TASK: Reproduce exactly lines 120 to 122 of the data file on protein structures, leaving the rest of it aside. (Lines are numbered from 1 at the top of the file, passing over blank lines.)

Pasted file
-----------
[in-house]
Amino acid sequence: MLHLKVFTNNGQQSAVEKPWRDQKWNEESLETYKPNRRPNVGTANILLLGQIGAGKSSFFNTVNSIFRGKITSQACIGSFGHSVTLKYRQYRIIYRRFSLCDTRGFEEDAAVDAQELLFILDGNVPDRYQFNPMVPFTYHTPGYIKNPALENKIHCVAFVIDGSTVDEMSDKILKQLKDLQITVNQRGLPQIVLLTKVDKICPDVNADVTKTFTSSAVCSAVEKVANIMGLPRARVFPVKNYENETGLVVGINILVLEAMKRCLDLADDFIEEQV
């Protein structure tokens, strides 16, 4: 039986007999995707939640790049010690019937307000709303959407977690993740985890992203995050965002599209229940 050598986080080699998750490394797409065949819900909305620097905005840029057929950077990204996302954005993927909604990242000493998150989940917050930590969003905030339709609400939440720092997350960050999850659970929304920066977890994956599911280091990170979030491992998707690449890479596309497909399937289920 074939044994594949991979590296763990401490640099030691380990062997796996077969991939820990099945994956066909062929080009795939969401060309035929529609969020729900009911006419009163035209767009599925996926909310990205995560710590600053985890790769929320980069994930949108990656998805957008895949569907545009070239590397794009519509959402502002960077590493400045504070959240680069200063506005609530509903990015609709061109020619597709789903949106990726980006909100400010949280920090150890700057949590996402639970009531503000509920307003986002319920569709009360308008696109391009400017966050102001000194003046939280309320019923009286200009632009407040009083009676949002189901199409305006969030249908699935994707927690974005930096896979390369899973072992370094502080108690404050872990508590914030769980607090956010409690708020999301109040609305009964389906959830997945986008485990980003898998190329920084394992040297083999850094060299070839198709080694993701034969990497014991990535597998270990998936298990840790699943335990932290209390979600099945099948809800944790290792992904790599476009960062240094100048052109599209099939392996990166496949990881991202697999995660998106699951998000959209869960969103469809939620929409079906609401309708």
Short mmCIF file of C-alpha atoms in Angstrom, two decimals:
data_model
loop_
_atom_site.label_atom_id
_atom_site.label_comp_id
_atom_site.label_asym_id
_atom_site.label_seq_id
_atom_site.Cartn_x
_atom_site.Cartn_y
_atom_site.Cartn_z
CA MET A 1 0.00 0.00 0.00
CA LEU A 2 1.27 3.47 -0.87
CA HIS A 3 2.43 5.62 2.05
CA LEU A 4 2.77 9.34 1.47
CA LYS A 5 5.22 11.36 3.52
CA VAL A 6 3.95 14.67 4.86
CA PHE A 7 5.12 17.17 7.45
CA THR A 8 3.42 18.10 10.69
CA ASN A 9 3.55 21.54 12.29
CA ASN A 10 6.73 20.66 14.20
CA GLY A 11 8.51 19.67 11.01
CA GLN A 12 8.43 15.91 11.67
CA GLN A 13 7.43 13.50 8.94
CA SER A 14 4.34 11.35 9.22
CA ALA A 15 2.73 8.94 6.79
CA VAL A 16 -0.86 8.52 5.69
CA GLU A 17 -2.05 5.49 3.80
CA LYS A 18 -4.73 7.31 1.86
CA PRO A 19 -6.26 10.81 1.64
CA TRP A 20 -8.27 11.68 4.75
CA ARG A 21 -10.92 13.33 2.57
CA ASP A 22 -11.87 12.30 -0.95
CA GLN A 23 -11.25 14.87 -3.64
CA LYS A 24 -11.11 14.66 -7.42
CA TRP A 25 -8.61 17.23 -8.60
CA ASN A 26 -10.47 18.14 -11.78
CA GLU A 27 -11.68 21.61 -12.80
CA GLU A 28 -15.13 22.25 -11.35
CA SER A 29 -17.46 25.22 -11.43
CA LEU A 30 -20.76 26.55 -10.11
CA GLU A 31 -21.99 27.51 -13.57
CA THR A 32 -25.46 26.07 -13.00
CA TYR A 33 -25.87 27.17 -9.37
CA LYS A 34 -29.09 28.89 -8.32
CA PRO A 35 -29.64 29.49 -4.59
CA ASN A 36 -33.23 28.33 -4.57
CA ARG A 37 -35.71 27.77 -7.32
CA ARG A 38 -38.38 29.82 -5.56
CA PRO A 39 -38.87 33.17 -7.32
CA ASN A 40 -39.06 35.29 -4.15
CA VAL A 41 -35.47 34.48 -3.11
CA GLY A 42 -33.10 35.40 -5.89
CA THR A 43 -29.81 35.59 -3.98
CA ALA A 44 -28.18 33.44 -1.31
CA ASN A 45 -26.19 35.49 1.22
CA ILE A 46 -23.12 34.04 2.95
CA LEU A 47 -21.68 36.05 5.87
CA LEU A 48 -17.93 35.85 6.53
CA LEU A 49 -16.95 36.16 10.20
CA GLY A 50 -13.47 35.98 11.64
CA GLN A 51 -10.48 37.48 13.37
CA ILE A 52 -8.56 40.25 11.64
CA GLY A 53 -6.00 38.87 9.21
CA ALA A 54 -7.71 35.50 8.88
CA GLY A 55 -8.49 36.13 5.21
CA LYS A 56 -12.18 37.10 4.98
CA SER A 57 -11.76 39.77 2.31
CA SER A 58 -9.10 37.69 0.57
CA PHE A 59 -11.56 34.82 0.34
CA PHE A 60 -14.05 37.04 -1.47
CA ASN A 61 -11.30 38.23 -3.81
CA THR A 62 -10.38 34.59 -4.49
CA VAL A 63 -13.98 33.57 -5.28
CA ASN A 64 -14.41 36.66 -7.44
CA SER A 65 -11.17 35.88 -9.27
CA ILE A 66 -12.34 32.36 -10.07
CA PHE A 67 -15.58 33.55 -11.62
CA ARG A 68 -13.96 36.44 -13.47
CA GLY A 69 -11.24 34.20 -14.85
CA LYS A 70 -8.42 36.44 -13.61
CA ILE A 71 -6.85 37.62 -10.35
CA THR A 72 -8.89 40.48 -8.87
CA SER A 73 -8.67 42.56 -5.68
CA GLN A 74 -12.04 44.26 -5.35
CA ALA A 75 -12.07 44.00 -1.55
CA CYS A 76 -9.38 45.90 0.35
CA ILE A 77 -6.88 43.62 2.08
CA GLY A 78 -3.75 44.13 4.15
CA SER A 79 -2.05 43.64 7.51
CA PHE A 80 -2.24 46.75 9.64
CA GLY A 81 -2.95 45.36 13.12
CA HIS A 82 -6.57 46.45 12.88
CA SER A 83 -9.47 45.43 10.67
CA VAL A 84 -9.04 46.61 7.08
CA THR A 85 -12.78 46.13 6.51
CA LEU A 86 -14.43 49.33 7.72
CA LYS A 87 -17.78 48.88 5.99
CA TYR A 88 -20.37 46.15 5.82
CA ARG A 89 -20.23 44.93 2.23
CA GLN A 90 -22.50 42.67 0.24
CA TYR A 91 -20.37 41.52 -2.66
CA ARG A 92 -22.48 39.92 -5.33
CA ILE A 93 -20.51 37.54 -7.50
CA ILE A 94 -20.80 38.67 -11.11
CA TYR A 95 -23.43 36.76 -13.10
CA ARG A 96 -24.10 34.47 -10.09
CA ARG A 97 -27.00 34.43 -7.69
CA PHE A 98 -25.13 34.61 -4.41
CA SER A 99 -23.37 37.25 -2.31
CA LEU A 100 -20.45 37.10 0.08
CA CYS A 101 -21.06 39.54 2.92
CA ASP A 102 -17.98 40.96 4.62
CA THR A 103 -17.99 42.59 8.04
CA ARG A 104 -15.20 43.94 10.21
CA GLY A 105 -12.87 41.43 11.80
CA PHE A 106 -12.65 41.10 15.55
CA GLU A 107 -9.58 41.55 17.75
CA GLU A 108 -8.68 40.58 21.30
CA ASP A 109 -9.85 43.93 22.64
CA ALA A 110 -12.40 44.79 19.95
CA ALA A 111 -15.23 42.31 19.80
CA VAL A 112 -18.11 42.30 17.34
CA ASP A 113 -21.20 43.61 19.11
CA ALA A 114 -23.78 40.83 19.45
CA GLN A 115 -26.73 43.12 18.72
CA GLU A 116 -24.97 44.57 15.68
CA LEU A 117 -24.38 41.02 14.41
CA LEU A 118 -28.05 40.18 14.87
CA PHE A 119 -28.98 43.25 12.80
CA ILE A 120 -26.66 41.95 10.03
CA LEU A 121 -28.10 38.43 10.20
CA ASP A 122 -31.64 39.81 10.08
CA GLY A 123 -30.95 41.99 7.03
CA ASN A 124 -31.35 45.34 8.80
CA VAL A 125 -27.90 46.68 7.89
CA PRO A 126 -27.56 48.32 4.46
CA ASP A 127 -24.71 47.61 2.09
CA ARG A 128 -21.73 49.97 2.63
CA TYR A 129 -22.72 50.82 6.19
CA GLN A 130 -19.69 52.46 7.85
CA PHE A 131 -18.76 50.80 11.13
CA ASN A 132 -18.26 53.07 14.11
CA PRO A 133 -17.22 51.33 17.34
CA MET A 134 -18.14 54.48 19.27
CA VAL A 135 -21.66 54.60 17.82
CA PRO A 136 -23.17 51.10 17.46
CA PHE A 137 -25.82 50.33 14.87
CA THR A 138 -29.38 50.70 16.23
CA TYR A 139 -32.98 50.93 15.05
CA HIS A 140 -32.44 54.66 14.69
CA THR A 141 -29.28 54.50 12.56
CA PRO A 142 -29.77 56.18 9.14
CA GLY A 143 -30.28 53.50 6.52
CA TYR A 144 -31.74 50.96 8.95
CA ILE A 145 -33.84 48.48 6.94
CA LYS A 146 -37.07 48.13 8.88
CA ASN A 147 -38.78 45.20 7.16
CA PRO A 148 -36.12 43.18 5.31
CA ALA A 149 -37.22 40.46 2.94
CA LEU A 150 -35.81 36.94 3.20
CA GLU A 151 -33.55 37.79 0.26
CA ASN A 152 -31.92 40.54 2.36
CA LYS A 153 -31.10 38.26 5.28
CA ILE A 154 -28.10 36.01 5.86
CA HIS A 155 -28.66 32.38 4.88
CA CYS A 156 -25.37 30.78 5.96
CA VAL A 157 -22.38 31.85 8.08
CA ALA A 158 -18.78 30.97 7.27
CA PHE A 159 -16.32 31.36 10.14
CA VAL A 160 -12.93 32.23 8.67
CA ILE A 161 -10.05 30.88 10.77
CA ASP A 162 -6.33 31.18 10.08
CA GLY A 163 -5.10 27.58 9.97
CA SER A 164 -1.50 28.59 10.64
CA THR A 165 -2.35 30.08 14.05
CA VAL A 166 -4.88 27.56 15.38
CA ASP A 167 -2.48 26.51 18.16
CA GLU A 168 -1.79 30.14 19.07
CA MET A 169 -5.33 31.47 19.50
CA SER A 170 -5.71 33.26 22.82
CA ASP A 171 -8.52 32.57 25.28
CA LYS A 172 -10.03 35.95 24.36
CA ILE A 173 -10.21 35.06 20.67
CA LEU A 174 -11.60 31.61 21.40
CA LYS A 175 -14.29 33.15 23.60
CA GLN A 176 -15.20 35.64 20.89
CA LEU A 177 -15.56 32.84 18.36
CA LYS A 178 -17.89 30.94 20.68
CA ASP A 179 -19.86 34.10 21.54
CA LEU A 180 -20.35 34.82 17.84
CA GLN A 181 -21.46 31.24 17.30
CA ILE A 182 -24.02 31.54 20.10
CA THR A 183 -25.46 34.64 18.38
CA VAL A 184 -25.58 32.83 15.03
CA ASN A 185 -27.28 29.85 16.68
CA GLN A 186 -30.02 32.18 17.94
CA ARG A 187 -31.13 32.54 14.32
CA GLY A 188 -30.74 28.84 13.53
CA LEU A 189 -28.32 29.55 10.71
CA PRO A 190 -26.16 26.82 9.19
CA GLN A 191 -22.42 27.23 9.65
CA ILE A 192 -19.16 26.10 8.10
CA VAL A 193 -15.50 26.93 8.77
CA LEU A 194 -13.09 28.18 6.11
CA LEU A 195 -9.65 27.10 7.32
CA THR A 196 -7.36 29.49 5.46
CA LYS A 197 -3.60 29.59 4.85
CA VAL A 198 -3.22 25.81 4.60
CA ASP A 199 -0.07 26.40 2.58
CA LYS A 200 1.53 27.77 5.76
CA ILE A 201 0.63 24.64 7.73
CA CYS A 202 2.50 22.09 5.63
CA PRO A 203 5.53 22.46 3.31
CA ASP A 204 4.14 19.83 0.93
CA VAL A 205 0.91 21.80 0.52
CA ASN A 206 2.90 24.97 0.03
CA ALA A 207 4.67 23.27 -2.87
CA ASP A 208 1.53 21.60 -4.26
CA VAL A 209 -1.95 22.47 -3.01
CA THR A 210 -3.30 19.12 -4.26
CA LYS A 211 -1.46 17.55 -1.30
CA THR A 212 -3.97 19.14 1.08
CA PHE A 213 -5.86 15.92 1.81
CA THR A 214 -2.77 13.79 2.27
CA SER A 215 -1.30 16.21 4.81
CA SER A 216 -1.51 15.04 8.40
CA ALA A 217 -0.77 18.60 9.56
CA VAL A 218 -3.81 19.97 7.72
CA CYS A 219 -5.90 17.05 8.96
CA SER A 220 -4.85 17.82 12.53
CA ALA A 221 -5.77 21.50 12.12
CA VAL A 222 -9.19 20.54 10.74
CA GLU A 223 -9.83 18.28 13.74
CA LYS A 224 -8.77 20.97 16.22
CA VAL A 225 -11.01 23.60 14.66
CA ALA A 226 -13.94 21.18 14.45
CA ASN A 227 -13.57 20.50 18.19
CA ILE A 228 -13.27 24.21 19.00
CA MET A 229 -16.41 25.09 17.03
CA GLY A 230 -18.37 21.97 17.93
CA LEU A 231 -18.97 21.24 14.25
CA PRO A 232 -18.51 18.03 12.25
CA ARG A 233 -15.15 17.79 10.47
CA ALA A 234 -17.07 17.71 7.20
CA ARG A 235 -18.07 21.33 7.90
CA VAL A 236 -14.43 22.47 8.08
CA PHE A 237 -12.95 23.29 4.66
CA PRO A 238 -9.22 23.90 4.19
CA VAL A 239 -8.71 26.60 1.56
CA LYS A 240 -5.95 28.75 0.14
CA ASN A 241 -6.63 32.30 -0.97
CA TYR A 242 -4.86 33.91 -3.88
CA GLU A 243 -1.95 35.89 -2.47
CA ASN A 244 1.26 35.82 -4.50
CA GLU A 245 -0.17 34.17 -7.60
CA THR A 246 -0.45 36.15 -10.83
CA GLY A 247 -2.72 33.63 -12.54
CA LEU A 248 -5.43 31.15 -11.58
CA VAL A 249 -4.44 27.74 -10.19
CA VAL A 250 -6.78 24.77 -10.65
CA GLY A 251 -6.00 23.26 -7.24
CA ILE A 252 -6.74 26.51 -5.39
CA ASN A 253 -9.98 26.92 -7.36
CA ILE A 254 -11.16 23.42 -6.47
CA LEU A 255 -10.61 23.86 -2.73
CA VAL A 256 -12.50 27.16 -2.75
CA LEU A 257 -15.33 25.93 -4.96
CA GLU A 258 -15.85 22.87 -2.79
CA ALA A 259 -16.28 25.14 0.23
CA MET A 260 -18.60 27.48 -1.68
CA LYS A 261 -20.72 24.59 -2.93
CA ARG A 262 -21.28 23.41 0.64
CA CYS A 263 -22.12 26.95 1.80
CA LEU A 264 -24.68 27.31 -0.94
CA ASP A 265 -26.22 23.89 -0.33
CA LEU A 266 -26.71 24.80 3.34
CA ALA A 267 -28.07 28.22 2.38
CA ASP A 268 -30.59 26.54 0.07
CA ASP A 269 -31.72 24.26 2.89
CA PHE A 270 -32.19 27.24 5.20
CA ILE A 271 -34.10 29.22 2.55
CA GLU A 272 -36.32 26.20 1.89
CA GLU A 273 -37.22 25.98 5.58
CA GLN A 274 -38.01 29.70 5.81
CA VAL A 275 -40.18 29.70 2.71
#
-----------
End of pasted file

CA GLU A 107 -9.58 41.55 17.75
CA GLU A 108 -8.68 40.58 21.30
CA ASP A 109 -9.85 43.93 22.64